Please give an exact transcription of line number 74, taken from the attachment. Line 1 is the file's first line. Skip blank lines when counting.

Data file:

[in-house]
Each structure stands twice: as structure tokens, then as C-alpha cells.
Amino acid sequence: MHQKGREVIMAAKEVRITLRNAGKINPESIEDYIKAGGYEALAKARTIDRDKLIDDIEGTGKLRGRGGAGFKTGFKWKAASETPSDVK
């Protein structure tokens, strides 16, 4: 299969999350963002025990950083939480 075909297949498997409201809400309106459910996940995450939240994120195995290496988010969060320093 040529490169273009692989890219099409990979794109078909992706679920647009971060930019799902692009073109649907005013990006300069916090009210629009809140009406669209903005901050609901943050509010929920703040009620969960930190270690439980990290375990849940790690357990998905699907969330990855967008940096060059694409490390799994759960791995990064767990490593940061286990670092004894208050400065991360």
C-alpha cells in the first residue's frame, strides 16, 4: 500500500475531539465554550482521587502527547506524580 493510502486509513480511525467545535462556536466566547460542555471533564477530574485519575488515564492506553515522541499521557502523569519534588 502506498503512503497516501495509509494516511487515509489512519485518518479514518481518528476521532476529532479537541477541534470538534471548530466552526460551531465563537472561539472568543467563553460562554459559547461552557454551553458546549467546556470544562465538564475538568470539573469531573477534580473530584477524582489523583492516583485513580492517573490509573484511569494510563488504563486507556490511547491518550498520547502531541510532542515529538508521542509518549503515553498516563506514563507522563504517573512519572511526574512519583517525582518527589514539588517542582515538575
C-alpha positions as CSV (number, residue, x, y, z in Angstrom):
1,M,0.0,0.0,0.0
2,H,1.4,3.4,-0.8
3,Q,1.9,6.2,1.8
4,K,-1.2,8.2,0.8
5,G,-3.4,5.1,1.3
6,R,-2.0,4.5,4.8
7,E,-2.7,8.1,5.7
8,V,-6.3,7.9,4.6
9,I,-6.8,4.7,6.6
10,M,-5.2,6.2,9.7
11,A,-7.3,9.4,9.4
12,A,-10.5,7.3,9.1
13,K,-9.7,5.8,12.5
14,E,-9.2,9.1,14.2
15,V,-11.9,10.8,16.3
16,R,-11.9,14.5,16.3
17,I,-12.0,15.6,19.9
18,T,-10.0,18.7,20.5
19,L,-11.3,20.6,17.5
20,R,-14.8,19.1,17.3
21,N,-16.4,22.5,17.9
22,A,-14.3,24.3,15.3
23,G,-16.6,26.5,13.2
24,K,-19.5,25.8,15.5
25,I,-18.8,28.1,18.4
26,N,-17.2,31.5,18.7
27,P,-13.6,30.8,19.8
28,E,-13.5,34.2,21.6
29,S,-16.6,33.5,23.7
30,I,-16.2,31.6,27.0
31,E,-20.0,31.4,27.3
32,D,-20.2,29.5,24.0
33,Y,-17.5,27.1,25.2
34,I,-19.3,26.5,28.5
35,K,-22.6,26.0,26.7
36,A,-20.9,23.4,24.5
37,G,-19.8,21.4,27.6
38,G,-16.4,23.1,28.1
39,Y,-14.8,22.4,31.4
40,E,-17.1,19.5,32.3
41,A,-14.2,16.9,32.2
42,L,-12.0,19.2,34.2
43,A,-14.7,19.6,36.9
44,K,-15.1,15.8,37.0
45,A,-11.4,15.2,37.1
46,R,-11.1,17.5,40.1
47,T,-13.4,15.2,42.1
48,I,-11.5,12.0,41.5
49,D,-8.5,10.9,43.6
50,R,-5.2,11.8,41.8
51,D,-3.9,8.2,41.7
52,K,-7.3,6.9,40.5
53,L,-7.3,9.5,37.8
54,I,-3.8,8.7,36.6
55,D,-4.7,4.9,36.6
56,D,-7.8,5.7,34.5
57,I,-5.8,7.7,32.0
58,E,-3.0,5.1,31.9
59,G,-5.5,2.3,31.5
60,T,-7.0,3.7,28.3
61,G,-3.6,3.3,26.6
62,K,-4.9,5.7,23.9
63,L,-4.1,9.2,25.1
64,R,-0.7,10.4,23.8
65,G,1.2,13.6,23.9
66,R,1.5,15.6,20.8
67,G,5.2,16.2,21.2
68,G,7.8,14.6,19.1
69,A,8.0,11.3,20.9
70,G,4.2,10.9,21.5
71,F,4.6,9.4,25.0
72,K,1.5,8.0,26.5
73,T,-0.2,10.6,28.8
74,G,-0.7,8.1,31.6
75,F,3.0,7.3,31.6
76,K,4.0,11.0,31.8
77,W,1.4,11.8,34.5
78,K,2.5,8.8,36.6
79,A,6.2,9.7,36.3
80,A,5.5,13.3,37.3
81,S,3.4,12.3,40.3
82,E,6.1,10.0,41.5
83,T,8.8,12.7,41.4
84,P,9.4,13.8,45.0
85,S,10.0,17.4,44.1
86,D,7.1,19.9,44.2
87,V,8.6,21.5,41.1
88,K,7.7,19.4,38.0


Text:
68,G,7.8,14.6,19.1